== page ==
Ben Franklin's proverb that an ounce of prevention is worth a pound of cure makes sense to all of us, especially in medicine. Why wouldn't you want to prevent lung cancer by helping someone quit smoking? Preventive health care is something that family doctors excel at. We use evidence-based medicine to focus on how best to prevent heart attacks, detect cancer early, and prevent infectious diseases through immunization. But do we target the right people and populations in our specific preventive efforts? Do we know the most impactful preventive strategies? For the incidence and mortality rates associated with common types of cancer, the inverse S-shaped probability weighting found in experimental studies leads to a significant increase in demand values for both treatment and prevention.
We want to be able to understand what these signals look like as the patient transitions to the disease, develop algorithms that can pick up warning signs, and provide pleasant ways to involve patients in prevention. The cost of treating the disease, which sometimes includes secondary and tertiary preventive measures. Increasing acceptance of preventive services requires multifaceted strategies, including, but not limited to, organizational leadership, education, measurement, and reimbursement. We use the range-dependent utility framework to explore how the demand for prevention and treatment alters when people assess probabilities in a non-linear manner.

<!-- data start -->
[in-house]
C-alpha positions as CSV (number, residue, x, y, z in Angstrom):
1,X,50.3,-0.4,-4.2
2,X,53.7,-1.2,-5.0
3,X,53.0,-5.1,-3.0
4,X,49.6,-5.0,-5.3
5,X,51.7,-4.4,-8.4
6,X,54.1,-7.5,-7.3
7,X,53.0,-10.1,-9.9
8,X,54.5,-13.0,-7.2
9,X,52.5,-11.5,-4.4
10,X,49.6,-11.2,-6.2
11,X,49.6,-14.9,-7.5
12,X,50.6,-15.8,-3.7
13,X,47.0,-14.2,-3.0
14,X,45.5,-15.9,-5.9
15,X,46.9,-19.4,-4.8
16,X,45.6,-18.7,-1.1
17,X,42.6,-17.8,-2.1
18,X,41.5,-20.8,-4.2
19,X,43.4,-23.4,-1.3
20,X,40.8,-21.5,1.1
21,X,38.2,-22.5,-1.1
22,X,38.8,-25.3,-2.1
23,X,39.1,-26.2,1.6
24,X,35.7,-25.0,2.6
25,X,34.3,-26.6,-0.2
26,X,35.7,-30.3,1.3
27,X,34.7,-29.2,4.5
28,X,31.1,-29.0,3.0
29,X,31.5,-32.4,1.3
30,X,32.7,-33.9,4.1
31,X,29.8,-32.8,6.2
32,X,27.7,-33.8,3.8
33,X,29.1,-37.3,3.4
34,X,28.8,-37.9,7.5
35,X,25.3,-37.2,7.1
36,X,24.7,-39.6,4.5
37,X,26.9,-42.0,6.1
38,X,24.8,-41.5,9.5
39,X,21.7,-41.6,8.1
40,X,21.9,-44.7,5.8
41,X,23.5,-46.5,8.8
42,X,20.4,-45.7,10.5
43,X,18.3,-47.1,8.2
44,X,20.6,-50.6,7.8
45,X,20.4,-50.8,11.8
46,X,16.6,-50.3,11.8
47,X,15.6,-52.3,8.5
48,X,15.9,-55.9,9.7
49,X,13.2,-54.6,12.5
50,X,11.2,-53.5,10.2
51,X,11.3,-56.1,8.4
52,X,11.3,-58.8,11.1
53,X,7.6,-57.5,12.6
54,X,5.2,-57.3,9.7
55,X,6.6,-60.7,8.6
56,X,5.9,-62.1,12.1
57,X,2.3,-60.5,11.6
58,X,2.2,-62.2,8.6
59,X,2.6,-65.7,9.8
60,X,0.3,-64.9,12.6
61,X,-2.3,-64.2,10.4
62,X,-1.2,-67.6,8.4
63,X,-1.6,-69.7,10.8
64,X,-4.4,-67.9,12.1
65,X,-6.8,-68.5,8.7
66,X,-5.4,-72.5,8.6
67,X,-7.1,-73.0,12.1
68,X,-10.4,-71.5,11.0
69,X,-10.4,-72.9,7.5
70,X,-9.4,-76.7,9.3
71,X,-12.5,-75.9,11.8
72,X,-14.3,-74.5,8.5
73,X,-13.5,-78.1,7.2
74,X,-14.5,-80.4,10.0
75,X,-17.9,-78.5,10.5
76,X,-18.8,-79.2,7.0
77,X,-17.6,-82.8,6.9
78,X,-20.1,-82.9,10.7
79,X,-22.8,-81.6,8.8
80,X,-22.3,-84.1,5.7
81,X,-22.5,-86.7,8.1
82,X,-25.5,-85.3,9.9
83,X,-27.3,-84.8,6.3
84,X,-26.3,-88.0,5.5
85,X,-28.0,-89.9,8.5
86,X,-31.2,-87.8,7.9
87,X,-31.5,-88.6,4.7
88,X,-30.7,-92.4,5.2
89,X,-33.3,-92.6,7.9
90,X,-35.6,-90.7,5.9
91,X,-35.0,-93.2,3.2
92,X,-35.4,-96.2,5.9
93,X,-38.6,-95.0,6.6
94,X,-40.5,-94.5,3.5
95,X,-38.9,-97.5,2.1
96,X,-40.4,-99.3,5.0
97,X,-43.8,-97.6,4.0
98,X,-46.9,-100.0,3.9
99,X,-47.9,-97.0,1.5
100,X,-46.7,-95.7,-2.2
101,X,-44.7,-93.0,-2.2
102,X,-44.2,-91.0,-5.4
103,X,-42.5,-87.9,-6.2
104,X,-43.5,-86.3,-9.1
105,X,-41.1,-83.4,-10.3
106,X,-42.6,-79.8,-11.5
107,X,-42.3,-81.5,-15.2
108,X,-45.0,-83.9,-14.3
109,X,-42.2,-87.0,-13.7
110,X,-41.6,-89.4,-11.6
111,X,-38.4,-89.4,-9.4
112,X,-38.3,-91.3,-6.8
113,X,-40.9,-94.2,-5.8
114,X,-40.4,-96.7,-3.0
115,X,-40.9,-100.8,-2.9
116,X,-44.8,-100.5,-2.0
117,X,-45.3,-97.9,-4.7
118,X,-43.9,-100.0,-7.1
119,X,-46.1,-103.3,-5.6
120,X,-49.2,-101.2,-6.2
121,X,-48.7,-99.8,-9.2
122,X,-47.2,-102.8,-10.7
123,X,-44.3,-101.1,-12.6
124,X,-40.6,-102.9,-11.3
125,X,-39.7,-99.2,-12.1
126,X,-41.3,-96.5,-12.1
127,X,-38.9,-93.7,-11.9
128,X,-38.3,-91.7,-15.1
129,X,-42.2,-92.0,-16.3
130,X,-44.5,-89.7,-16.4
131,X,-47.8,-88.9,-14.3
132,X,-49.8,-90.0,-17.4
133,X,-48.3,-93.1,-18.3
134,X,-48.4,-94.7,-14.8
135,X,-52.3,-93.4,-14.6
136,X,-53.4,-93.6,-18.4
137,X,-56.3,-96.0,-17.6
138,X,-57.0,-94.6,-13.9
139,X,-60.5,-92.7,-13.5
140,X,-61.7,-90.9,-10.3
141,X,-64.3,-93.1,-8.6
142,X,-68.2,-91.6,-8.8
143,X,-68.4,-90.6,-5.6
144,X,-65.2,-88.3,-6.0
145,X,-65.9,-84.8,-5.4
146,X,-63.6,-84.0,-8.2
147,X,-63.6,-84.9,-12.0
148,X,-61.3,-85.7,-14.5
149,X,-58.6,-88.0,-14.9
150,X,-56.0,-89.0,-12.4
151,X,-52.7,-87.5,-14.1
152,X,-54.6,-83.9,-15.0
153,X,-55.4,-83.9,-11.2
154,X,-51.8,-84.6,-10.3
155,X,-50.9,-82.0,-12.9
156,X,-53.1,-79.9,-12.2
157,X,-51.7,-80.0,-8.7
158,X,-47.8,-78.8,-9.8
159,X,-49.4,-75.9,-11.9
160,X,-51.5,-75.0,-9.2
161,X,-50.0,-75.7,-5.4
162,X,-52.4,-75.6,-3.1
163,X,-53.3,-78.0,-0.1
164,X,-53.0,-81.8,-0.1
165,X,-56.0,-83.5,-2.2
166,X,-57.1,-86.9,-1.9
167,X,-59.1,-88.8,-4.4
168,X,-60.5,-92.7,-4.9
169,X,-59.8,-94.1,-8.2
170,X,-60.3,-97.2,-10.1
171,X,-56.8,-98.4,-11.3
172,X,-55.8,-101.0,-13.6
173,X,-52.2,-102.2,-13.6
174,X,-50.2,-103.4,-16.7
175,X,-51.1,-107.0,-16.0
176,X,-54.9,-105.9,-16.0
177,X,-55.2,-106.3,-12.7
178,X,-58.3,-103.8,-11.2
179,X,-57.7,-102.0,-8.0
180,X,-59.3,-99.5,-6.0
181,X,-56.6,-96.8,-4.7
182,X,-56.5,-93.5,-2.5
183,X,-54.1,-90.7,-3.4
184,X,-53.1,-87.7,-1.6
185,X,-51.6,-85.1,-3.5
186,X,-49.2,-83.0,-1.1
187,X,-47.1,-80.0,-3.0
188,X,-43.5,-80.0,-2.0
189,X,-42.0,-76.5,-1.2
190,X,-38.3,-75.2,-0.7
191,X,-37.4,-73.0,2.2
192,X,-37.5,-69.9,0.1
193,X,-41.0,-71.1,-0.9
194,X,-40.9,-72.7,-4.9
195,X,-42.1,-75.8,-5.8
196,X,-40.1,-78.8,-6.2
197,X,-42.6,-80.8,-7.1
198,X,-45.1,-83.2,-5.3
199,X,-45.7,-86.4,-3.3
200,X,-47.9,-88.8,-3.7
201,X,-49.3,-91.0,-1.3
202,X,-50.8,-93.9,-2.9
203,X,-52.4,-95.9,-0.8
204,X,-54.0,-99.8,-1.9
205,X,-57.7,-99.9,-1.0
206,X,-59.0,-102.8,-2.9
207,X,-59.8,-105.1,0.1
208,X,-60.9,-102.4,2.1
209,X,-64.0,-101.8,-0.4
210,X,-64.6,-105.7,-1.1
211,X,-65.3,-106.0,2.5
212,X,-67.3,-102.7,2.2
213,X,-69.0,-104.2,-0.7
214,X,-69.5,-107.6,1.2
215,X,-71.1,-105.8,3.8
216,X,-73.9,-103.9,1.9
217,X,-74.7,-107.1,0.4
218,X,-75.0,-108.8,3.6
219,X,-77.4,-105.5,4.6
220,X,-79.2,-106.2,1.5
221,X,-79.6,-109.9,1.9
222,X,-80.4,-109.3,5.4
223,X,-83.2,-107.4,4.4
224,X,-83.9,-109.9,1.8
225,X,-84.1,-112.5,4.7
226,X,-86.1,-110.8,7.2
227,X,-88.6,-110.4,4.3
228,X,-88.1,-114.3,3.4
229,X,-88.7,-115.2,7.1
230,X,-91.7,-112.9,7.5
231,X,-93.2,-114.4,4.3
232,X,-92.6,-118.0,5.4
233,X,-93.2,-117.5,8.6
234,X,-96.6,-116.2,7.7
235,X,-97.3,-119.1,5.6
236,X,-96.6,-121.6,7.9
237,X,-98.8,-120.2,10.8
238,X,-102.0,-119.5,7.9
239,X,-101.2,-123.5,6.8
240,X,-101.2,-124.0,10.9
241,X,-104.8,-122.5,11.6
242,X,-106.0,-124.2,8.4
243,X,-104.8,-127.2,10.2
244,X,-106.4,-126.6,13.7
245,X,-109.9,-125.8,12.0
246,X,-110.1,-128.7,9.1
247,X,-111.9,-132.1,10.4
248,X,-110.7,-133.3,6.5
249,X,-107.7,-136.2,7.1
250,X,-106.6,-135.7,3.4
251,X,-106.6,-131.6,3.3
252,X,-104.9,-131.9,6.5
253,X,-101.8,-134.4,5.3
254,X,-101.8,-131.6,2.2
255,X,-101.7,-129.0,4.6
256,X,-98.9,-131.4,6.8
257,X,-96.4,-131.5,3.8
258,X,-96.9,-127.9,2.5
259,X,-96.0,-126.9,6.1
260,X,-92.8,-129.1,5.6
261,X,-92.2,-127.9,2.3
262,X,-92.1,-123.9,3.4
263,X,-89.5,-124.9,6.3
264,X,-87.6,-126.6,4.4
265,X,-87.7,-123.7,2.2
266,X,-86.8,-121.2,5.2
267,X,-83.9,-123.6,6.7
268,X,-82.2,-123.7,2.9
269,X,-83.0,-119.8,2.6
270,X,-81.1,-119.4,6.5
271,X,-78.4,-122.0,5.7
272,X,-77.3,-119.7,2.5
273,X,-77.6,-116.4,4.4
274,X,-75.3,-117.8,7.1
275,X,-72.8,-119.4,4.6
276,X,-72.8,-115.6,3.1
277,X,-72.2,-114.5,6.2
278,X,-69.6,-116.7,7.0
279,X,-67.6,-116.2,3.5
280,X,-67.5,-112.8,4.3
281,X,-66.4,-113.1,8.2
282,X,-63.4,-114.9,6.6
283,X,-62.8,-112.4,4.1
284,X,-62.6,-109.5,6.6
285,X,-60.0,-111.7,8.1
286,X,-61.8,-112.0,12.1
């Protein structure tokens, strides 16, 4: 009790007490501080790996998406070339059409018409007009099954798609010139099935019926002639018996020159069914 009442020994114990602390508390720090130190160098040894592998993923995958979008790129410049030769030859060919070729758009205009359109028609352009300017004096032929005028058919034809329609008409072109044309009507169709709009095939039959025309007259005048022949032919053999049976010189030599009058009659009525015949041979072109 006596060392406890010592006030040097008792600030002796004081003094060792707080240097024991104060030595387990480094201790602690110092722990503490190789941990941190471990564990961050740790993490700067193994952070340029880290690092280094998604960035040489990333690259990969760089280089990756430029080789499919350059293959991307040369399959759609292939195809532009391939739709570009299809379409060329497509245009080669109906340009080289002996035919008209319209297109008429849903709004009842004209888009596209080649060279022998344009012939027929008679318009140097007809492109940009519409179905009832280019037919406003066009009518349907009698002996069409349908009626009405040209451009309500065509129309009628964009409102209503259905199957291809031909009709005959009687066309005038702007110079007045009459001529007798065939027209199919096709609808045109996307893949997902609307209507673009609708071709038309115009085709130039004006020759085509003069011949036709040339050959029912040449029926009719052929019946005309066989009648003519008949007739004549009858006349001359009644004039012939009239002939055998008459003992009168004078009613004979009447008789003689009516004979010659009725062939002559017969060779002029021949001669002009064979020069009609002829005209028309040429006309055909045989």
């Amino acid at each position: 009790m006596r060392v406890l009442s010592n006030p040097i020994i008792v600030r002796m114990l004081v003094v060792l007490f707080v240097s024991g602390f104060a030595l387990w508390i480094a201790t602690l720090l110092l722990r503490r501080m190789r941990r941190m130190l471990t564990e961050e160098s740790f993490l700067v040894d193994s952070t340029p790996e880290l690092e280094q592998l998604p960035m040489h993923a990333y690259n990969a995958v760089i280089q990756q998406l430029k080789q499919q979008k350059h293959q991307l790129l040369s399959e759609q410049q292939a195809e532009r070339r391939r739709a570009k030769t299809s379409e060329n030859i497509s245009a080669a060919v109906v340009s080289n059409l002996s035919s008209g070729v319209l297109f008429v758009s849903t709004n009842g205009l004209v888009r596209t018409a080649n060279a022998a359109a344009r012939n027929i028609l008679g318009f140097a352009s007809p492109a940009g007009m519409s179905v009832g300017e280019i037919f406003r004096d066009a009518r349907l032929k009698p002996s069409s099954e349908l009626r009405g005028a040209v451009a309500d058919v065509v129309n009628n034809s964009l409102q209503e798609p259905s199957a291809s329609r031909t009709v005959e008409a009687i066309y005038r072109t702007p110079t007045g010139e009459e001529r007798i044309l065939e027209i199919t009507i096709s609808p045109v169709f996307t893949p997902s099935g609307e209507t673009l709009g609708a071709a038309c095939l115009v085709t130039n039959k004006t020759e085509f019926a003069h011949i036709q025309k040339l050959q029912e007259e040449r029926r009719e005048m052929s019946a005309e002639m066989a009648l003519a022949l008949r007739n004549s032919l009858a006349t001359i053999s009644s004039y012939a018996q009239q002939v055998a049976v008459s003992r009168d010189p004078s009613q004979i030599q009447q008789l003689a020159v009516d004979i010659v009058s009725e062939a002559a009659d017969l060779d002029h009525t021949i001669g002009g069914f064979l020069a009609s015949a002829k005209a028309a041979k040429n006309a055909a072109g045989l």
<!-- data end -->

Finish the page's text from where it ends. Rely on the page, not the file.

Your work to prevent diseases can be very important in avoiding the disadvantages of health care provided in reaction to the contraction of avoidable diseases. As risk takers, they provide the payment models and the influence and incentives that can affect the acceptance of chronic disease prevention services. Most bioengineering efforts should be directed at the level of prevention, because prevention is better than cure. A multi-pronged approach would include strong organizational leadership, changes in institutional culture, team-based care, care systems that adapt to preventive services, and a willingness of patients to seek and participate in preventive care.
All nursing and midwifery staff are well positioned to do so and must accept the contribution they can make to prevention.